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We have come across situtations where we use the term ‘average’ in our day-to-day life. Consider the following statements.
● The average temperature at Chennai in the month of May is 40° c.
● The average marks in mathematics unit test of class VI is 74.
● Mala’s average study time is 4 hours.
● Mathan’s average pocket money per week is ₹ 100.
We come across many more statements of such kind in our daily life. Let us take the example, “the average marks scored by class VI students in maths test is 74”. Does it mean that every student has scored 74? No, certainly not. Some students would have got more than 74 and some students would have got less than 74. Average is the value that represents the general performance of class VI students in maths test.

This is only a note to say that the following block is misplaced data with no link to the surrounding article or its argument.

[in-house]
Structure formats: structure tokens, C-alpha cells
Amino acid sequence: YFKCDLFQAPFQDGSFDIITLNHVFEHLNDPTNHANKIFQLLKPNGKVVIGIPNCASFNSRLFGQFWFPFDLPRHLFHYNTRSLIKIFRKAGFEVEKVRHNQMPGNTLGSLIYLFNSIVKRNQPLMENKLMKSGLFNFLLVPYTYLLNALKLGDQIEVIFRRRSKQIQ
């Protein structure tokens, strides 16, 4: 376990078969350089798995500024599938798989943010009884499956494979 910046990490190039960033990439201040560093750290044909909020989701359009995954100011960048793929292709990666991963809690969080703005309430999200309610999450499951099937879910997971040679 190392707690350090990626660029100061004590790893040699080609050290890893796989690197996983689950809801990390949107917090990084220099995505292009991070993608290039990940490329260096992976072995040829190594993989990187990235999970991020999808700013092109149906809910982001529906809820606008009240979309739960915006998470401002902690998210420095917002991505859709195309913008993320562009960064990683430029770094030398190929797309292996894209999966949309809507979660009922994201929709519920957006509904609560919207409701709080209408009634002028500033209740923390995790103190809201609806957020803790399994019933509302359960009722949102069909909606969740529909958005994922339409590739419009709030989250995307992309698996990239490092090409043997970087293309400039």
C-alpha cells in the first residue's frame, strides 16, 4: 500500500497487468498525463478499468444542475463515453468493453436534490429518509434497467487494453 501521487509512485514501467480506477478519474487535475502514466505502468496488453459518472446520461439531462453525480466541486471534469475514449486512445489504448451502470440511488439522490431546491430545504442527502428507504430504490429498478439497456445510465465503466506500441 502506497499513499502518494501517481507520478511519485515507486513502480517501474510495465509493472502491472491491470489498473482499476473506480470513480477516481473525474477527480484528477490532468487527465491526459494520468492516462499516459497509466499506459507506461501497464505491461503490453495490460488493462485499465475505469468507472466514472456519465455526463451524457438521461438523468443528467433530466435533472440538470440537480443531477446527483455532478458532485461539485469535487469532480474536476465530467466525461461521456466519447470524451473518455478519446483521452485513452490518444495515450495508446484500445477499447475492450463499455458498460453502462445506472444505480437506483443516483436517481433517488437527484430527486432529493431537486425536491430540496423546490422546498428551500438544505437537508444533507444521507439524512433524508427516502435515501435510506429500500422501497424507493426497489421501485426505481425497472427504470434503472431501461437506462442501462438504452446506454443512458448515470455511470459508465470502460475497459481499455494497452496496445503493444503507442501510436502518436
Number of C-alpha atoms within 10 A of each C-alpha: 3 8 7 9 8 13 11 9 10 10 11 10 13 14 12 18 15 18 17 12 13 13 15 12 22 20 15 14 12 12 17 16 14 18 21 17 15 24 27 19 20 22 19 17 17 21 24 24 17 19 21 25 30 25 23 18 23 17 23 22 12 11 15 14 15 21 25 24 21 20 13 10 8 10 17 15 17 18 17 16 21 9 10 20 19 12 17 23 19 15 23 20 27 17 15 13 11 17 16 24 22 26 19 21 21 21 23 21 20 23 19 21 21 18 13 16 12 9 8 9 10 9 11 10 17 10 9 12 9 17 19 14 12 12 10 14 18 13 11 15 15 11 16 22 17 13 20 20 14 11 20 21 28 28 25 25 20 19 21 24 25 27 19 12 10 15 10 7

Similarly, 40° c is the representative temperature of Chennai in the month of May which does not mean that everyday temperature is 40º c in the month of May. Since the average lies between the highest and the lowest value of the given data, we say average is a measure of central tendency of the group of data. Different forms of data need different forms of representative or central value to describe it. We study three types of central values of data namely Arithmetic Mean, Mode and Median in this chapter.
Collect the height of students of your class. Organise the data in ascending order.
Height of 15 students in our class.
130cm, 150 cm, 155 cm, 142 cm, 138 cm, 145 cm, 148 cm, 147 cm, 148cm, 143 cm, 141cm, 152 cm, 147 cm, 139 cm, 155 cm.
Ascending order :
130cm, 138cm, 139cm, 141cm, 142cm, 143cm, 145cm, 147cm, 147cm, 148cm, 148 cm, 150cm, 152 cm, 155cm, 155cm.
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